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A History of the French Novel, Vol. 2

But he put Xailoun in a safer place


next day again the venerable Lokman passed by, and _he_ saw that the tree was a upas tree and the sleepers were dead. And he understood it all, and he passed his hand through his beard and fell on his face, and gave glory to God. And then he buried the three covetous ones in separate graves under the upas itself. But he put Xailoun in a safer place, that his friends might come and do right to him; and he buried the kardouon apart on a little slope facing the sun, such as lizards love, and near Xailoun. And, lastly, having stroked his beard again, he buried the treasure too. But he was very old: and he was very weary when he had finished this, and God took him.

And on the seventh day there came an angel and promised Xailoun Paradise, and made a mark on his tomb with a feather from his own wing. And he kissed the forehead of Lokman and made him rise from the dead, and took him to the seventh heaven itself. And this is the history of the angel. It all happened ages ago, and though the name of Lokman has lived always through them, so has the shadow of the upas tree.

And this is the history of the world.

Only a child's goody-goody tale? Possibly. But for my part I know no better philosophy and, at least as Nodier told it, not much better literature.

[Sidenote: Minors.]

_Baptiste Montauban_ and _La Combe de l'Homme

mort_ are, though scarcely shorter than _Le Songe d'Or_, slighter. The first is a pathetic but not quite consummate story of "love and madness" in a much better sense than that in which Nodier's eccentric employer, Sir Herbert Croft, used the words as his title for the history of Parson Hackman and Miss Ray.[86] The second ("combe," the omission of which from the official French dictionaries Nodier characteristically denounces, is our own "combe"--a deep valley; from, I suppose, the Celtic Cwm; and pronounced by Devonshire folk in a manner which no other Englishman, born east of the line between the mouths of the Parret and the Axe, can master) is a good but not supreme _diablerie_ of a not uncommon kind. _La Neuvaine de la Chandeleur_ is longer, and from some points of view the most pathetic of all. A young man, hearing some girls talk of a much-elaborated ceremony like those of Hallowe'en in Scotland and of St. Agnes' Eve in Keats, by which (in this case) _both_ sexes can see their fated lovers, tries it, and discerns, in dream or vision, his ideal as well as his fate. She turns out to be an actual girl whom he has never seen, but whom both his father and her father--old friends--earnestly desire that he should marry. He travels to her home, is enthusiastically greeted, and finds her even more bewitching than her wraith or whatever it is to be called. But she is evidently in bad health, and dies the same night of aneurism. Not guested in the house, but trysted in the morning, he goes there, and seeing preparations in the street for a funeral, asks of some one, being only half alarmed, "_Qui est mort?_" The answer is, "Mademoiselle Cecile Savernier."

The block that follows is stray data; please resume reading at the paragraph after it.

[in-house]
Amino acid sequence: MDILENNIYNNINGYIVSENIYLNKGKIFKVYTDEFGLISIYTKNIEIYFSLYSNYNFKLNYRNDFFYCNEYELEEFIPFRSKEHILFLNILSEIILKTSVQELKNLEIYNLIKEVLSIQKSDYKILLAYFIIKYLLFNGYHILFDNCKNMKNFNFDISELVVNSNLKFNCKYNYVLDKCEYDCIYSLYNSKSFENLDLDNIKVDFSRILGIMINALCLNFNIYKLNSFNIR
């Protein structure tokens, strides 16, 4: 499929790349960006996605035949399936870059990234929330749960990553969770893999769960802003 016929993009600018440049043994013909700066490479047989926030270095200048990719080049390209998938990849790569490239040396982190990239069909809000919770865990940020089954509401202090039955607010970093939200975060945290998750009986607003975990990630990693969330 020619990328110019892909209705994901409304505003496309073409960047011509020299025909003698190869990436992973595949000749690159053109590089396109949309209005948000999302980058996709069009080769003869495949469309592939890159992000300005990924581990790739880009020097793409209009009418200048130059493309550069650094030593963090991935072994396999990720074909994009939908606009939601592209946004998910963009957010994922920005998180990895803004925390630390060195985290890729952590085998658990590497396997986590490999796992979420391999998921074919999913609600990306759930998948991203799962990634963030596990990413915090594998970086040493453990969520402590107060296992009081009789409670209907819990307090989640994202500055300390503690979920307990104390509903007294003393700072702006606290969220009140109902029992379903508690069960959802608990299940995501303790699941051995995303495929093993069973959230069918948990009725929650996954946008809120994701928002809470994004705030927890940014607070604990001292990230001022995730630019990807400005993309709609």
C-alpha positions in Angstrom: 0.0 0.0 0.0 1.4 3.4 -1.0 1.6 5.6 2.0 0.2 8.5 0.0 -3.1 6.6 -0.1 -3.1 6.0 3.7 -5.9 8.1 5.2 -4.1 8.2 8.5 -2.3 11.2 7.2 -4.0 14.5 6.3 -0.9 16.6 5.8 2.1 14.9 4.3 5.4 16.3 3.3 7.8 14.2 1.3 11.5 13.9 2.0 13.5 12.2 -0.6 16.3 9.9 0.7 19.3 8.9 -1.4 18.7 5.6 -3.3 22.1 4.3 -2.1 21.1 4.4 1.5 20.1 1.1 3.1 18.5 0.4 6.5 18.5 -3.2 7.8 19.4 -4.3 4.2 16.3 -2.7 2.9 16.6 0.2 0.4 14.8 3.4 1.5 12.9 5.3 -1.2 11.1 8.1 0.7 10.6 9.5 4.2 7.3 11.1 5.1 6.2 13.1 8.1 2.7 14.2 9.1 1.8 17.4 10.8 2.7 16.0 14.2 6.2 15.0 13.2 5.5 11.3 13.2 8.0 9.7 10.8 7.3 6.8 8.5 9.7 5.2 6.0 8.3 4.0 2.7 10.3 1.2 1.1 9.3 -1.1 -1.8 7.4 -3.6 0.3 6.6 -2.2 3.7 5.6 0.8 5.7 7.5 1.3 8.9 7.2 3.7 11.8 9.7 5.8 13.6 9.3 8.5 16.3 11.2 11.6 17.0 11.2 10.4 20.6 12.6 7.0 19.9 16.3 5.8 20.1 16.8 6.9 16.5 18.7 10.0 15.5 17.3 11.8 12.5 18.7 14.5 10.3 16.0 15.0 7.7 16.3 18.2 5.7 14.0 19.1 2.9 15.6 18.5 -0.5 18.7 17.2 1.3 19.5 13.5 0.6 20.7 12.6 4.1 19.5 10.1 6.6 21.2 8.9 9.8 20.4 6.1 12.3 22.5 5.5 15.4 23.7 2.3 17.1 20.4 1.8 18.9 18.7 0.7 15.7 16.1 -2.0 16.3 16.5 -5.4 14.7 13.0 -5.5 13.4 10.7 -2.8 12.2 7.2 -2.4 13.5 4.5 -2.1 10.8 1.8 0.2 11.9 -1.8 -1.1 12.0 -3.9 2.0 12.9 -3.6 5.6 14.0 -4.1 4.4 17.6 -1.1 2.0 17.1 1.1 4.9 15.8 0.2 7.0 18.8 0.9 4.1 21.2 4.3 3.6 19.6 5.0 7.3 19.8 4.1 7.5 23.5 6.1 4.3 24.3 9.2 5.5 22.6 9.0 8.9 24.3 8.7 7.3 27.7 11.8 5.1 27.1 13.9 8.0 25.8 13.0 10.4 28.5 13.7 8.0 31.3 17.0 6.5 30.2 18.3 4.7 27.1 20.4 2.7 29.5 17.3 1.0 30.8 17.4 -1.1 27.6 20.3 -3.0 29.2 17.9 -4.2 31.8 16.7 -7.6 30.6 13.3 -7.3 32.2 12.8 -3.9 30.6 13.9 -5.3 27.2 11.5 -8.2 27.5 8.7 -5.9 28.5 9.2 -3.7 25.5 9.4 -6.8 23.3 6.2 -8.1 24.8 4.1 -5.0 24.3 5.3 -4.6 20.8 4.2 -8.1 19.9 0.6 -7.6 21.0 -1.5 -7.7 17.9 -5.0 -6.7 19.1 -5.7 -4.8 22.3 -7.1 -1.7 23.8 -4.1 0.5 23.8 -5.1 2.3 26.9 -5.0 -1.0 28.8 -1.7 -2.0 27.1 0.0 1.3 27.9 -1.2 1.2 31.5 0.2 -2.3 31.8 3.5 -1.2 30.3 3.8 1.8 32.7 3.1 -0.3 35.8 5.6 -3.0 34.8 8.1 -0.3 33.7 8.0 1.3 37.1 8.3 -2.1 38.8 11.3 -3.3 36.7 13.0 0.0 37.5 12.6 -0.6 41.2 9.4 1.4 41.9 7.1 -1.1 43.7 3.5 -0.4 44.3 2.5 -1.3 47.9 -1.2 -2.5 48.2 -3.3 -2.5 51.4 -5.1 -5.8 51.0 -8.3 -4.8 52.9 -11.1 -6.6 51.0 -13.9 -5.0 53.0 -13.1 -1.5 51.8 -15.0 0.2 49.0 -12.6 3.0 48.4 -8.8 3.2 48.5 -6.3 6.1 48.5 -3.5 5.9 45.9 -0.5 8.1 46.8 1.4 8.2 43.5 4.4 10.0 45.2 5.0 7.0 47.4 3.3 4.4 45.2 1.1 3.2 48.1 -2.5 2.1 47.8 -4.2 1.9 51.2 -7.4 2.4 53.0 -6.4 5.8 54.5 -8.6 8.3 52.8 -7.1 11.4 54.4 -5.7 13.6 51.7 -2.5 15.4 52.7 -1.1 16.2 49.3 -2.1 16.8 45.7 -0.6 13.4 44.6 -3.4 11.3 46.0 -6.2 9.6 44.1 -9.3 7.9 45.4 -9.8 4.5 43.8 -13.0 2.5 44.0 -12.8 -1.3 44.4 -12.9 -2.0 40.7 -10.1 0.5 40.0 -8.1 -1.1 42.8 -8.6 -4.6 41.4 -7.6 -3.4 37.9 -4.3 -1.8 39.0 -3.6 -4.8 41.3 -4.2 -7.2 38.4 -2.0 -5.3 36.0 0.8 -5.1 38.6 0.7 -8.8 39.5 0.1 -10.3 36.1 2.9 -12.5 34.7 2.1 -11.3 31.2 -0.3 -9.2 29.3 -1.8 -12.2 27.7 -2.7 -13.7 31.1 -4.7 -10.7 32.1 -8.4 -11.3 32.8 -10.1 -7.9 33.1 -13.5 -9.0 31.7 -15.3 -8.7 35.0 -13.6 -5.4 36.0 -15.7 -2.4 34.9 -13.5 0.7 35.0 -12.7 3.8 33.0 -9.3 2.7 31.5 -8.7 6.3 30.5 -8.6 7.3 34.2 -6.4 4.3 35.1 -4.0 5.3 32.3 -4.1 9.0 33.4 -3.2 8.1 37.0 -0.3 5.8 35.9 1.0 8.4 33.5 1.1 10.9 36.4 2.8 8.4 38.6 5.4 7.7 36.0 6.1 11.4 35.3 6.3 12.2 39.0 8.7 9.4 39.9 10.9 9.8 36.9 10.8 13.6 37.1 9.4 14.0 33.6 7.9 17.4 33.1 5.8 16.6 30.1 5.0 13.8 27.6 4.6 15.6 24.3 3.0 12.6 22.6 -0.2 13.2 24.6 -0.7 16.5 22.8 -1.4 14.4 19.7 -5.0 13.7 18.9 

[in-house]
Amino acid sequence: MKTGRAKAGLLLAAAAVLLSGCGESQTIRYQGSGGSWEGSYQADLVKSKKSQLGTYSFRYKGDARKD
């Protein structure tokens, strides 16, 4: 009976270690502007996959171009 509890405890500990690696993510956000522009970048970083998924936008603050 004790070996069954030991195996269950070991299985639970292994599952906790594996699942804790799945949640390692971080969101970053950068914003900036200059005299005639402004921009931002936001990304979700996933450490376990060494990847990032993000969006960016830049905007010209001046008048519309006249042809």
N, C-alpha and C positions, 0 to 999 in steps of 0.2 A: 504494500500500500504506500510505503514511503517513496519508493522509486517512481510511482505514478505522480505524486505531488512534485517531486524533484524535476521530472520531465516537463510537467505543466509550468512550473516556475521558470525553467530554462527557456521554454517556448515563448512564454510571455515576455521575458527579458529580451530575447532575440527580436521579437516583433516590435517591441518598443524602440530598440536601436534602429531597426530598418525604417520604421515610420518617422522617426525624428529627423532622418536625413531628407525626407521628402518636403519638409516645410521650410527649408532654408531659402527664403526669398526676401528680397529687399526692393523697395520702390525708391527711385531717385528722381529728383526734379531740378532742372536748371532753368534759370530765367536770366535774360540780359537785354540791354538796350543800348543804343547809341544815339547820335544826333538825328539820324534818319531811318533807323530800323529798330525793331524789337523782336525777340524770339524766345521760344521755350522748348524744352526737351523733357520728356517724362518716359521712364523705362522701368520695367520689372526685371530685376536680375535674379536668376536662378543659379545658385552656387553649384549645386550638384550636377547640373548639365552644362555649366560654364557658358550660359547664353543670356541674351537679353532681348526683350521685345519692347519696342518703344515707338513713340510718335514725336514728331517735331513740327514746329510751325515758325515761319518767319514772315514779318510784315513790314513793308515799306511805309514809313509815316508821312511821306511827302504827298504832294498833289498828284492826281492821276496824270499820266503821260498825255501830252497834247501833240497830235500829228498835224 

Had these words terminated the story it would have been nearly perfect. Two more pages of the luckless lover's progress to resignation from despair and projected suicide seem to me to blunt the poignancy.

[Sidenote: _La Fee aux Miettes._]

In fact, acknowledging most humbly that I could not write even the worst and shortest of Nodier's stories, I am bound to say that I think he was not to be trusted with a long one. _La Fee aux Miettes_ is at once an awful and a delightful example. The story of the mad shipwright Michel, who fell in love with the old dwarf beggar--so unlike her of Bednal Green or King Cophetua's love--at the church door of Avranches; who followed her to Greenock and got inextricably mixed between her and the Queen of Sheba; who for some time passed his nights in making love to Belkis and his days in attending to the wisdom of the Fairy of the Crumbs (she always brought him his breakfast after the Sabaean Nights); who at last identified the two in one final rapture, after seeking for a Singing Mandrake; and who spent the rest (if not, indeed, the whole) of his days in the Glasgow Lunatic Asylum;--is at times so ineffably charming that one is almost afraid oneself to repeat the refrain--

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